Sarah is acting mayor for ten days. During this time Joe runs over the sign at the town entrance, Sarah gets a new one that has many languages on it – but no English. Yassir is relegated to be the pretty face next to the mayor and launches his own campaign to teach people how to use tools. McGee takes up painting and Amaar has to pretend to like the results.
Fatima: About that sign.
Sarah: Oh, don’t tell me you want Nigerian on that sign.
Fatima: Of course not. I want Yuruba, what we speak in Nigeria.
This episode takes a satirical look at gender roles. Sarah is doing business with the men, while Yassir has drinks with the spouses. We have Yassir behaving irrationally ("like a woman") when Sarah criticizes his campaign and in the same episode have him being the stereotypical man who does stuff with tools. The episode is more comedy than anything and does not provide us with information on how gender roles are viewed in Islam, but I want to talk a bit about gender roles in Judaism.
First off, this is a highly controversial topic and probably many people won’t agree with what I am writing. Traditionally, Judaism is very gendered and prescribes different roles for the two genders. Women and men have different religious obligations. While both are required to pray, only men are required to pray in "public", i.e., in a group. That women are not required to do so, leads to their traditional exclusion from various roles that are reserved for those who have the requirement of public prayer (i.e., men): women do not count for the quorum of 10 men required for a prayer service, women do not lead services, women do not read from the Torah, women do not put on Tallit and Tefilin. Nowadays, this is still the way prayer works in many traditional orthodox communities. In some modern orthodox communities and in other streams of Judasim, women do some or all of the above. And many (non-orthodox) synagogues have practically erased all gender differences in rituals.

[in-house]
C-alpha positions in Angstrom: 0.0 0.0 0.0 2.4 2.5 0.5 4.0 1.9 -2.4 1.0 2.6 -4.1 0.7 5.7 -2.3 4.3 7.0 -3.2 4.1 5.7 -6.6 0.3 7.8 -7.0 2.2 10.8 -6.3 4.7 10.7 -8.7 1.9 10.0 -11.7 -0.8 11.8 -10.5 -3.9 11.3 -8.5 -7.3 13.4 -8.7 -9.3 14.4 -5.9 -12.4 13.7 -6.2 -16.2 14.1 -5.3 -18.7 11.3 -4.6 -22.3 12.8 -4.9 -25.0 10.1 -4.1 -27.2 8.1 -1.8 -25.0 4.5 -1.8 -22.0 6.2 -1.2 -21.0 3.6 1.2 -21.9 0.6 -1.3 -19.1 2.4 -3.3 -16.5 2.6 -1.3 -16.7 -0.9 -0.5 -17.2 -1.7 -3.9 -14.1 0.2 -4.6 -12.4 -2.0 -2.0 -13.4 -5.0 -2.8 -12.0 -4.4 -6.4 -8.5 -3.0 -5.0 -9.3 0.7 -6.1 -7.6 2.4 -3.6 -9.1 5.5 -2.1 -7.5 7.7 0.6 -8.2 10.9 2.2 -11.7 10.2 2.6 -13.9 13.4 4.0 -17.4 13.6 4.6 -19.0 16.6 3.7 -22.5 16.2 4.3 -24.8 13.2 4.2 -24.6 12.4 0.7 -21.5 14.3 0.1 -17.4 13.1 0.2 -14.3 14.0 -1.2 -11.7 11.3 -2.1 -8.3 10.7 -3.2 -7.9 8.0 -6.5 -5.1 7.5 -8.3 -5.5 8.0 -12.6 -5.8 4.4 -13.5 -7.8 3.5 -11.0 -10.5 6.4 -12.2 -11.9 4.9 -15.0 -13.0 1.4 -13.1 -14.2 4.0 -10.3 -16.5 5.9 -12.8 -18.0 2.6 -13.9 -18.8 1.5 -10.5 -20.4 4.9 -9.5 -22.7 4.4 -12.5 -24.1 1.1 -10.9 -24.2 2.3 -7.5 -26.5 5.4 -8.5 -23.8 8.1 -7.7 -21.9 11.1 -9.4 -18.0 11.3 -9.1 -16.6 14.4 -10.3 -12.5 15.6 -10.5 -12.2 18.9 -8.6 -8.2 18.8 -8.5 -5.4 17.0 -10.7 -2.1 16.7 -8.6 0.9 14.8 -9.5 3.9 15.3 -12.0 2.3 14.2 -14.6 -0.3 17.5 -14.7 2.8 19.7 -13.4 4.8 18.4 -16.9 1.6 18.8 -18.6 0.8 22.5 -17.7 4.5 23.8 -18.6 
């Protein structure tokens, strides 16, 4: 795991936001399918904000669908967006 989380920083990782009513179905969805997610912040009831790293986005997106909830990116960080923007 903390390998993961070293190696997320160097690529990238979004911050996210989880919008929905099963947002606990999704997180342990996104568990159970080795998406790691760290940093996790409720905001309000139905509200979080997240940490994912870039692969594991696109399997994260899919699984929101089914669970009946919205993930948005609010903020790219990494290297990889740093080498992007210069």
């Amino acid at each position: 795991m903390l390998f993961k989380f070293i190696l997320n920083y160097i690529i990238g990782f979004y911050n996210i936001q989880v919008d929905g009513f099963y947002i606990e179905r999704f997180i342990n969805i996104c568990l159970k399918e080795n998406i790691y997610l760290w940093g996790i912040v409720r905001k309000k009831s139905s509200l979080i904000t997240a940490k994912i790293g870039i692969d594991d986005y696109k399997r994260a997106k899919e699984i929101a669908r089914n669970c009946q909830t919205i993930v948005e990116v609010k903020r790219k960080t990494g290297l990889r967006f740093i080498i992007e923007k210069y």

The different roles (and probably a good dose of historical discrimination of women and sexism) are reflected in non-ritual parts of Judaism as well. When we look at "preferred lives" for men and women, there is the ideal that women take care of the house and children and men learn Torah. Women are mothers, men are learners. The role of women is not unimportant, the home is the place where lots of Jewish rituals happen. But what if a women does not want or cannot have children? The ideal role of men is different from what Westerners usually associate with traditional male roles (feeding the family). But what if a man is not made to be a learner? And then there is the whole issue of whether it is permissible for a woman to fill the man’s role of learning Torah. Hence the hot debate in orthodoxy about whether women can be rabbis (the non-orthodox movements have long decided that yes they can). If you wonder whether women can learn non-religious stuff – that is usually not a question. Orthodox women are doctors, lawyers, you-name-its. Some circles prioritize men’s learning so much that it’s the women who earn the money for the family and the men learn Torah full-time.
It is a pity that we haven’t seen more about Islam’s vision of gender in this episode, but I would guess that – like Judaism – there is some discrepancy between Western egalitarian values and traditional role models. And while there is definitely a defensible basis in Jewish/Muslim thought and we maybe shouldn’t throw all of this away, the concepts are probably influenced by any number of things besides Judaism/Islam (from traditional sexism to making a statement against the sexualization of secular society). There has been a lot of discussion and change going on about this topic in the last few decades and I doubt that we have reached the end of it.